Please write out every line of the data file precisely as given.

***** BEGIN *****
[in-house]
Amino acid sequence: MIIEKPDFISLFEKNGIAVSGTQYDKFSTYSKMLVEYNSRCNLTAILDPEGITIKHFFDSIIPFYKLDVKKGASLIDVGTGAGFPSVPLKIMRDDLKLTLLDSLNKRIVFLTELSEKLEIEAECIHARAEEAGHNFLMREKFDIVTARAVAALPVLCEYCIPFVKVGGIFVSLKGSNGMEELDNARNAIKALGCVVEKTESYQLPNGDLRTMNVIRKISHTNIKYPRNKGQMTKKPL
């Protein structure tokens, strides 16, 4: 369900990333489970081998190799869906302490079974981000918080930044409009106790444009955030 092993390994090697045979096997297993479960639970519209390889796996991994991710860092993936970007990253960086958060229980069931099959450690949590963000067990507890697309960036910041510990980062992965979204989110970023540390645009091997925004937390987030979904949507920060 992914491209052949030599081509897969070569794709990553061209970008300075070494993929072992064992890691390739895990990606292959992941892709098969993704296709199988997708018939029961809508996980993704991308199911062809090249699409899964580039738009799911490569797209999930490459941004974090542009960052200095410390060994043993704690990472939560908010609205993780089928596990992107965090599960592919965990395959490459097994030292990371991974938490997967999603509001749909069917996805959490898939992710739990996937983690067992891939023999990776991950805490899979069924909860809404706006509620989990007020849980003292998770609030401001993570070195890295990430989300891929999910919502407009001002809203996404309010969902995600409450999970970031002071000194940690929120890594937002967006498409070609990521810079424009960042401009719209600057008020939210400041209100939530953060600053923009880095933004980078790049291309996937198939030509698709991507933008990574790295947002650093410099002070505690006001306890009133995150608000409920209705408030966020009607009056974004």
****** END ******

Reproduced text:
[in-house]
Amino acid sequence: MIIEKPDFISLFEKNGIAVSGTQYDKFSTYSKMLVEYNSRCNLTAILDPEGITIKHFFDSIIPFYKLDVKKGASLIDVGTGAGFPSVPLKIMRDDLKLTLLDSLNKRIVFLTELSEKLEIEAECIHARAEEAGHNFLMREKFDIVTARAVAALPVLCEYCIPFVKVGGIFVSLKGSNGMEELDNARNAIKALGCVVEKTESYQLPNGDLRTMNVIRKISHTNIKYPRNKGQMTKKPL
């Protein structure tokens, strides 16, 4: 369900990333489970081998190799869906302490079974981000918080930044409009106790444009955030 092993390994090697045979096997297993479960639970519209390889796996991994991710860092993936970007990253960086958060229980069931099959450690949590963000067990507890697309960036910041510990980062992965979204989110970023540390645009091997925004937390987030979904949507920060 992914491209052949030599081509897969070569794709990553061209970008300075070494993929072992064992890691390739895990990606292959992941892709098969993704296709199988997708018939029961809508996980993704991308199911062809090249699409899964580039738009799911490569797209999930490459941004974090542009960052200095410390060994043993704690990472939560908010609205993780089928596990992107965090599960592919965990395959490459097994030292990371991974938490997967999603509001749909069917996805959490898939992710739990996937983690067992891939023999990776991950805490899979069924909860809404706006509620989990007020849980003292998770609030401001993570070195890295990430989300891929999910919502407009001002809203996404309010969902995600409450999970970031002071000194940690929120890594937002967006498409070609990521810079424009960042401009719209600057008020939210400041209100939530953060600053923009880095933004980078790049291309996937198939030509698709991507933008990574790295947002650093410099002070505690006001306890009133995150608000409920209705408030966020009607009056974004």